Asphalt sidewalks – yesterday and today

Asphalt sidewalks — yesterday and todayBy Bob Sedon

Asphalt has been used for over 90 years to make public sidewalks in the U.S. The flexibility and durability of asphalt sidewalks keeps them in wide use today.

In the 1920 January – June edition of “The American City”, Walter Rosengarten discusses the advantages of asphalt sidewalks. With sidewalks, “the question of frost action generally becomes the important one. It is for this reason that an asphalt sidewalk is advantageous. It is yielding and will not readily crack and disintegrate with slight movements, thus permitting a less expensive foundation than must be used for a rigid type of surface.”

It was for these reasons, durability and cost efficiency, that in 1913 the city of Chicago decided to construct the sidewalks of Lincoln Park with asphalt. Years later George T. Donoghue, Chief Engineer of the Lincoln Park Commission, evaluated the asphalt sidewalks as having “given complete satisfaction despite the fact that they have been subject to much heavier traffic than was originally intended.”

Tractors pulling passenger coaches and numerous park department trucks drove on the sidewalks every day rather than using the dirt roads through the park. Rosengarten noted that “asphalt sidewalks are not slippery, easily repaired, shock absorbing and pleasant to walk upon, easily cleaned, smooth and without joints; they should be very popular.”

For as long as 50 years, asphalt has been commonly used to construct sidewalks in parks, zoos, outdoor shopping malls and other large outdoor areas where pedestrian traffic is the norm. Concrete sidewalks were the mainstays in cities and towns.

However, in today’s suburban environs, municipalities and home owner authorities have taken responsibility for many sidewalks or side paths, as they are sometimes called. The need for cost efficiency has become important. The distance between typical housing developments and suburban neighborhoods encourages the use of asphalt to build the sidewalks linking neighborhoods together.

Sidewalks, just like roads, can be constructed and repaired quickly and at low costs using asphalt. Asphalt allows for a continuous, uninterrupted surface making them safer to walk on and making it easier to clear snow and ice in the winter. Local municipalities and housing authorities, typically looking to reduce maintenance costs, will make asphalt their sidewalk material of choice.

The rebirth of historic areas and the attractiveness of vintage appearances have given asphalt sidewalks another boost in popularity. Thousands of towns across America have undertaken projects to restore historic areas.

Town squares, store fronts and streetscapes are being redesigned to take on appearances of years past. Often artists and architects use brick as sidewalk materials in their depictions of these historic restorations. While they look beautiful in pictures, bricks are not ideal to work with in real life. Material costs, labor costs and construction times hamper the use of bricks. Construction budgets with these materials would seem unwieldy to city managers. The cost to maintain brick pavements would give budget-minded city planners headaches that would last for years.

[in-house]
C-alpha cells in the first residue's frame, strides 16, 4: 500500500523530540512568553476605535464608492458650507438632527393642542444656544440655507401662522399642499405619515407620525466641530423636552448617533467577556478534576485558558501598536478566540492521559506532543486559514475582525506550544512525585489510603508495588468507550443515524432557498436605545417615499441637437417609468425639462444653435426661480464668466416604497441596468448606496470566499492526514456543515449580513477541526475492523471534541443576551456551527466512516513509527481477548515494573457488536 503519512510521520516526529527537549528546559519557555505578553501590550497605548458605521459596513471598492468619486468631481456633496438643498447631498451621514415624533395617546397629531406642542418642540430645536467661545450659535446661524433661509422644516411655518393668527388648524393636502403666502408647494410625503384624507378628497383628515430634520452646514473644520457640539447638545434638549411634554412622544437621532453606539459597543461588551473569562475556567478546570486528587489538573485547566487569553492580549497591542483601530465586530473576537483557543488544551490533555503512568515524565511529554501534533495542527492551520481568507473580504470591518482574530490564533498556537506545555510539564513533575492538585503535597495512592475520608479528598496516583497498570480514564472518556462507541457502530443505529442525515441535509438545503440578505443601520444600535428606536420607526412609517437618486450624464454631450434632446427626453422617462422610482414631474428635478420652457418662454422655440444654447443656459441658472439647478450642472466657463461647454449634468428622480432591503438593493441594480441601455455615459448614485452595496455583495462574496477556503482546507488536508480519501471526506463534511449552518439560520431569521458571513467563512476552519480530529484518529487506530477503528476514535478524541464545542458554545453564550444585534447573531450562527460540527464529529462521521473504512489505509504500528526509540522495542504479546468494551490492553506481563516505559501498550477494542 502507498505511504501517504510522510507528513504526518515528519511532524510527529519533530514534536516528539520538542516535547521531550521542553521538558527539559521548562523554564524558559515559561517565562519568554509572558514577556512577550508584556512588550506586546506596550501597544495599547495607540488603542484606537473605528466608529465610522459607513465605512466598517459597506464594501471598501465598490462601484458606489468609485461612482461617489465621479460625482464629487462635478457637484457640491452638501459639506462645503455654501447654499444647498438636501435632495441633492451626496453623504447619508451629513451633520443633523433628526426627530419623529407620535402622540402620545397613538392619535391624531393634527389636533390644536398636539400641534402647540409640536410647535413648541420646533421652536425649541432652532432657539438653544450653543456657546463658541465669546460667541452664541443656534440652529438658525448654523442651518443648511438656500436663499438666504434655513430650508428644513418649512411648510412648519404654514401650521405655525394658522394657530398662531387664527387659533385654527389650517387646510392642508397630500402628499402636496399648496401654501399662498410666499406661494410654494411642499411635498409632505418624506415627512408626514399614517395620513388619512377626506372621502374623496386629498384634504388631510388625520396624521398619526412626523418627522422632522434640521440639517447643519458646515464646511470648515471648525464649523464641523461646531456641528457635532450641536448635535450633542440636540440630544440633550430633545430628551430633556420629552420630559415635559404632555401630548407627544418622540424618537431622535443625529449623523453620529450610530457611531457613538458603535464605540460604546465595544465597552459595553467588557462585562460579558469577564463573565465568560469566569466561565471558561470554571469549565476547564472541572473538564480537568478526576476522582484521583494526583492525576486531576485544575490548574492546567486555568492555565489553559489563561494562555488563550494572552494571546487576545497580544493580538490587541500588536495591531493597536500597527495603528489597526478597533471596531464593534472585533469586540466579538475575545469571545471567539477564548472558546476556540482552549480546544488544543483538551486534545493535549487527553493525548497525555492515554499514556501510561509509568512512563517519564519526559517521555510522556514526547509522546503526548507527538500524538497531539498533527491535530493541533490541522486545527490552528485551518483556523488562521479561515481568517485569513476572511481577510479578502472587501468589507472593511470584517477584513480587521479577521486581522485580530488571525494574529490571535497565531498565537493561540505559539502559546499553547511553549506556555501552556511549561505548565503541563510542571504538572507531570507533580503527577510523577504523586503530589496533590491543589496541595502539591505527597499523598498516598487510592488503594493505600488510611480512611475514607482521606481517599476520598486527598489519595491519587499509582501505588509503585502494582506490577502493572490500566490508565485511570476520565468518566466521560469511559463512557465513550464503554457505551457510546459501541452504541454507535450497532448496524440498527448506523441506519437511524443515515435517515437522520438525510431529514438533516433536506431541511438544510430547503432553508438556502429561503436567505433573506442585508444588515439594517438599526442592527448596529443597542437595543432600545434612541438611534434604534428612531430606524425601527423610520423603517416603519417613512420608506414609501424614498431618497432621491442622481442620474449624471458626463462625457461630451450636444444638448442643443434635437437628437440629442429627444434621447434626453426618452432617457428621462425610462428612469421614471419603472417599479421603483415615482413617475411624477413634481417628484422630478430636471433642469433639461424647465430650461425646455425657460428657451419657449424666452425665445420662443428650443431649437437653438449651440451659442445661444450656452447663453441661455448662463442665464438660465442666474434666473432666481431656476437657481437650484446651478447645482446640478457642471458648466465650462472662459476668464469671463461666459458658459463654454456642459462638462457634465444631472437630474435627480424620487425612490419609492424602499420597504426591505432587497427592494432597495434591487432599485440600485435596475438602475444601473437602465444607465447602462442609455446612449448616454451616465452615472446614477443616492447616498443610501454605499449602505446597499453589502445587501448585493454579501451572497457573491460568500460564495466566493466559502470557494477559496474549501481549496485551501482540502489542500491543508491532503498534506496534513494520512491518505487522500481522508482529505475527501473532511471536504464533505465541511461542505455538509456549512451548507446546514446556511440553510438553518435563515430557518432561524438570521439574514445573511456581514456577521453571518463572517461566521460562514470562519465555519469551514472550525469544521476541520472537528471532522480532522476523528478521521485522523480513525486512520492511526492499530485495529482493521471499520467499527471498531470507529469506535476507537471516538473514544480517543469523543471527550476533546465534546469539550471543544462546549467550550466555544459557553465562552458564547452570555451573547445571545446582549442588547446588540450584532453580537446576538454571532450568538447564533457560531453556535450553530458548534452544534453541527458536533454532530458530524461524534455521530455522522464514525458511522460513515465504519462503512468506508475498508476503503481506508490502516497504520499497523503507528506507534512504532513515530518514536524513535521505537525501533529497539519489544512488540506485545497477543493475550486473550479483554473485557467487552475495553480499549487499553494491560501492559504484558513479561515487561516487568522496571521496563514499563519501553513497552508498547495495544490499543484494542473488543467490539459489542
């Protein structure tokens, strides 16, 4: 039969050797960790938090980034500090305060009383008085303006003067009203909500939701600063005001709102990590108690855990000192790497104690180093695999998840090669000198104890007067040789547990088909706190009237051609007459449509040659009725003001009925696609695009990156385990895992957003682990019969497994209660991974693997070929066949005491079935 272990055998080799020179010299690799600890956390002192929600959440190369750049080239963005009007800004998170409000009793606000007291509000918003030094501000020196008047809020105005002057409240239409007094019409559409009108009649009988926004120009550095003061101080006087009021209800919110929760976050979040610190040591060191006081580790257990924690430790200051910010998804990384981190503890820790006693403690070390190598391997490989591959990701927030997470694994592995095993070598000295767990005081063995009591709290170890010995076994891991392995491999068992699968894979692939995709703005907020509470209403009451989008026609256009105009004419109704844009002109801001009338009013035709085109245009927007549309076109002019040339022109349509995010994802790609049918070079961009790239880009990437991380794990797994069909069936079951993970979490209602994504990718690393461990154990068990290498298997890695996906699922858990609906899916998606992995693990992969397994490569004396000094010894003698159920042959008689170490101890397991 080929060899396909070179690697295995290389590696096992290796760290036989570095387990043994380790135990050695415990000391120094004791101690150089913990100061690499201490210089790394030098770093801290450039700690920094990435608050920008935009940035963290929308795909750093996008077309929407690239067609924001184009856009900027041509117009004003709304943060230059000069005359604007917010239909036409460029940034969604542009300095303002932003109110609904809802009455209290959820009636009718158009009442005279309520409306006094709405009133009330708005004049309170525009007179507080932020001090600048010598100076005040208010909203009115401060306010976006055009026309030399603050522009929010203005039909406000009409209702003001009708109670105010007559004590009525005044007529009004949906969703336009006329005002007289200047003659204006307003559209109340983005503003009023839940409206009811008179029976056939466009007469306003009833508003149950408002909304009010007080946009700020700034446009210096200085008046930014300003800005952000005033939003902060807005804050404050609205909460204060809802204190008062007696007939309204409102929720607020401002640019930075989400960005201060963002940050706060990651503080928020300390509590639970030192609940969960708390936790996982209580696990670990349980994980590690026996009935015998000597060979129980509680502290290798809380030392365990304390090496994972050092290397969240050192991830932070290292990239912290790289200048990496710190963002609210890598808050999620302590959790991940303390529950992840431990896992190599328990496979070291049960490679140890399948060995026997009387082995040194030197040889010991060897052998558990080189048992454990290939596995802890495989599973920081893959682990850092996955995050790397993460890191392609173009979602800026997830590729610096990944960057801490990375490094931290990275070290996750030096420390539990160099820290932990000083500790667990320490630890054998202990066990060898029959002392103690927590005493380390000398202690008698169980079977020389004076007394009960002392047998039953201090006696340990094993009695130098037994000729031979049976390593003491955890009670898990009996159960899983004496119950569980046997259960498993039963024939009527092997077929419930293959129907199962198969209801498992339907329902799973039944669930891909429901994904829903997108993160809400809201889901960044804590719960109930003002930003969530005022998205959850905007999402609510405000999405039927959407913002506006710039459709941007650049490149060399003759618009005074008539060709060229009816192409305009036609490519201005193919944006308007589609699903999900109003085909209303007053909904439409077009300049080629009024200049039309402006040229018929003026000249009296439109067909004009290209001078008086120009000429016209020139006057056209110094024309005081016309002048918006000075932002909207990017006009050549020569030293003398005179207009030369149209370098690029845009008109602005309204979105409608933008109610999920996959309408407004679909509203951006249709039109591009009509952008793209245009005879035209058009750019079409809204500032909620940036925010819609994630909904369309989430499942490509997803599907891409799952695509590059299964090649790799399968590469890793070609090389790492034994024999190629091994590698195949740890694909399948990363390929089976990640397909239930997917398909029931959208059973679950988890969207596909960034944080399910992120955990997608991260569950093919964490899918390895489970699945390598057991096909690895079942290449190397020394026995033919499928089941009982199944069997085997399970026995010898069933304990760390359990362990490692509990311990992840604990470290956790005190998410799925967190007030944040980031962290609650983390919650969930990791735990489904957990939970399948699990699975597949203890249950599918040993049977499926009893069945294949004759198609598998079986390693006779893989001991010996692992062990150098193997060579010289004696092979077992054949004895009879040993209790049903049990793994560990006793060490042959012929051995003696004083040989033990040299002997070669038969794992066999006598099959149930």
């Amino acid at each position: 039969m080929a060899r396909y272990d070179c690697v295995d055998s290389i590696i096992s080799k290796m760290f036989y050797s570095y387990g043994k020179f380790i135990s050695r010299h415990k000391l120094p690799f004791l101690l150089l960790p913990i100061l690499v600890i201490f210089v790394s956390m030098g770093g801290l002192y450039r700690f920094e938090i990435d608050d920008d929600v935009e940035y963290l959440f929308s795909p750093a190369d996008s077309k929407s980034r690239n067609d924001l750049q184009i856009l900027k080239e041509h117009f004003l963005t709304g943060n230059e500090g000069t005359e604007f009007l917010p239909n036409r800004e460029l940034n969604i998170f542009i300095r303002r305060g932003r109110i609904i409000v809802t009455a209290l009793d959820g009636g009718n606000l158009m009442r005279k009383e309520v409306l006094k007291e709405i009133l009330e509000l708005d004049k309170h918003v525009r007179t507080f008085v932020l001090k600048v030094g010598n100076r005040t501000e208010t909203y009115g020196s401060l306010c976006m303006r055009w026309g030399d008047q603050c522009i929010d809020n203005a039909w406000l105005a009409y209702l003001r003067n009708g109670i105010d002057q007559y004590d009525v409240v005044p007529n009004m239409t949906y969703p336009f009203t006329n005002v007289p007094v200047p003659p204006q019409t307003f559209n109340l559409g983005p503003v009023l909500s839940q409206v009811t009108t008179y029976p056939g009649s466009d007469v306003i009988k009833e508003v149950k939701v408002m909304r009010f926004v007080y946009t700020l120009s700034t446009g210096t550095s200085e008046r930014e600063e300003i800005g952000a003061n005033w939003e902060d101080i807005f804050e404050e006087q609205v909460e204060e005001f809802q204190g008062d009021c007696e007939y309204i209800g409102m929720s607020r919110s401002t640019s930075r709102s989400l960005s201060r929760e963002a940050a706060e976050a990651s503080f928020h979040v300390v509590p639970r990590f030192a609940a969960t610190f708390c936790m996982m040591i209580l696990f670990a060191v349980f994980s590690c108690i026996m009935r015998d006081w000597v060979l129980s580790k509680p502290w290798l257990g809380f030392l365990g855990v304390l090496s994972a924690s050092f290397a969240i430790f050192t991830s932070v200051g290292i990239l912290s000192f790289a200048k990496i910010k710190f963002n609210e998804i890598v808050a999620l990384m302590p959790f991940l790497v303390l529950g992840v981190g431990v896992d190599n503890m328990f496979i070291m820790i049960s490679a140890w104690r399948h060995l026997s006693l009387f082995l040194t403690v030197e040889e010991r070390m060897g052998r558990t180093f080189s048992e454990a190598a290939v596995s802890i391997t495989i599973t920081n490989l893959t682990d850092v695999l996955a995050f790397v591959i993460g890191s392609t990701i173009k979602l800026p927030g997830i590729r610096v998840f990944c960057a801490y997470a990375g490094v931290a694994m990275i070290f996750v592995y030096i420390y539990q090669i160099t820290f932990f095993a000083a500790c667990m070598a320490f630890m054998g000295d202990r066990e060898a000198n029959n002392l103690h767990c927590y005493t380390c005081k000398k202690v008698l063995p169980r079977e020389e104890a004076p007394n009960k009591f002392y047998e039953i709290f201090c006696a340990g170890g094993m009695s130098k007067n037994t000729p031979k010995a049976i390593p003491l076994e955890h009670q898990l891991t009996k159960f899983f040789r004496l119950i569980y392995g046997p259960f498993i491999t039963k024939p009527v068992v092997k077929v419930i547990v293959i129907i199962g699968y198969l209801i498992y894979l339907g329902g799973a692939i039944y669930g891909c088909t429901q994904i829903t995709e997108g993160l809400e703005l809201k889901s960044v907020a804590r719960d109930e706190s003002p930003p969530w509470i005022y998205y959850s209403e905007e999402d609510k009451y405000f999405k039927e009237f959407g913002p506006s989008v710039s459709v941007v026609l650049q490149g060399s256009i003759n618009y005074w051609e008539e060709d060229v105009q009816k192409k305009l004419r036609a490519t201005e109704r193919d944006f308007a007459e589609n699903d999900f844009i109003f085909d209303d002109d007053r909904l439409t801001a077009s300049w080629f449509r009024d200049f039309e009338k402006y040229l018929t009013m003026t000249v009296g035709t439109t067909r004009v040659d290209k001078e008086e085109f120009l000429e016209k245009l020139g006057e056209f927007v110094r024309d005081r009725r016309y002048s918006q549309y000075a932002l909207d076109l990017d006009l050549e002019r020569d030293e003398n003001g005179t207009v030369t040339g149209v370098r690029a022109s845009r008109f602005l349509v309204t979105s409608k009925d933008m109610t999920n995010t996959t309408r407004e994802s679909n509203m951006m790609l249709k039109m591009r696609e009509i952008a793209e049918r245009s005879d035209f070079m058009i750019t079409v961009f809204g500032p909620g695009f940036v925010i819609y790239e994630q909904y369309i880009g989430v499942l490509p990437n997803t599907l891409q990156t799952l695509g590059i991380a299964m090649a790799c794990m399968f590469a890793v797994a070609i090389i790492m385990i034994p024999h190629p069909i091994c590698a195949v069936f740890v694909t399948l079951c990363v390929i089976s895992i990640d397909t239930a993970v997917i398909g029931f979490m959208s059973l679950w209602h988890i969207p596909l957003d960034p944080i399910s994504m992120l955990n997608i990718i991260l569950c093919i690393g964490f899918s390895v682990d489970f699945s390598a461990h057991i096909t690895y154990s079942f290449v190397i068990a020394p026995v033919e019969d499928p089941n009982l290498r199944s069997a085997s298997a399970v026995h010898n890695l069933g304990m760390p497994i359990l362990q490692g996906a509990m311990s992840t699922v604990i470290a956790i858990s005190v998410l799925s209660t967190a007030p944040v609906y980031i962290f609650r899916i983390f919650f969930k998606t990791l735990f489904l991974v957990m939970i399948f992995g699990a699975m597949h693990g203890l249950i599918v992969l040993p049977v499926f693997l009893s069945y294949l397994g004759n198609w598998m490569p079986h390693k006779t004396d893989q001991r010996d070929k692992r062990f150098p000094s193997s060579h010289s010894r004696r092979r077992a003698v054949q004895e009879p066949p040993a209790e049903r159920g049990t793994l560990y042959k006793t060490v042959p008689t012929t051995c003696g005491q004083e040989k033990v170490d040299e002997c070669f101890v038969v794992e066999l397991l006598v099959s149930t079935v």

Asphalt has the advantage of being able to be stamped to look like brick, cobblestone and other construction materials. This process is simple and adds little to the cost of a plain asphalt sidewalk. The ability to color asphalt further enhances the appearance of these faux finishes. As part of the redevelopment of its arts and entertainment district, the city of Oakland, CA used stamped asphalt to enhance the renovation of the historic Fox Theater. Other cities like Danbury, CT and Norcross, GA have also undertaken projects to refurbish sidewalks using stamped asphalt paving. The results have been well received by the public and deemed successes by the administrators. With an ever-increasing number of contractors having the ability to stamp and color asphalt, home owners are also able to take advantage of these decorative finishes for asphalt sidewalks.

The use of asphalt for sidewalk construction goes far beyond solid black sheets of pavement. The benefits and flexibility of asphalt will continue to make it more and more popular as a material for sidewalks and pathways.

Features and benefits of asphalt sidewalks

Flexible pavement
Asphalt is a flexible pavement which makes it resistant to cracking and eliminates the need for expansion joints compared with Portland Cement concrete (PCC).

Continuous surface
Asphalt is a continuous, waterproof surface which resists weed growth and inhibits the migration of water to the base thereby reducing the possibility of base failures due to erosion or freeze-thaw cycles.

Easy maintenance
Asphalt is easily repairable and has low maintenance costs.

Salt resistance
Asphalt does not react to salt used for deicing or from salt air in coastal climates. PCC products including cement bricks can spall and degrade through the reaction of the cement with salt.

Quick installation
Asphalt can be installed very quickly (as much as 10 times faster than cement bricks) resulting in much less disruption to traffic.

Elaborate decorative patterns
Stamping and printing techniques make it practical to create embossed artwork in the surface. This can be done quickly and easily and creates a whole new opportunity for decorative pavement designers.

Bob is Assistant Vice President of Asphalt Marketing for United Refining Company in Pennsylvania.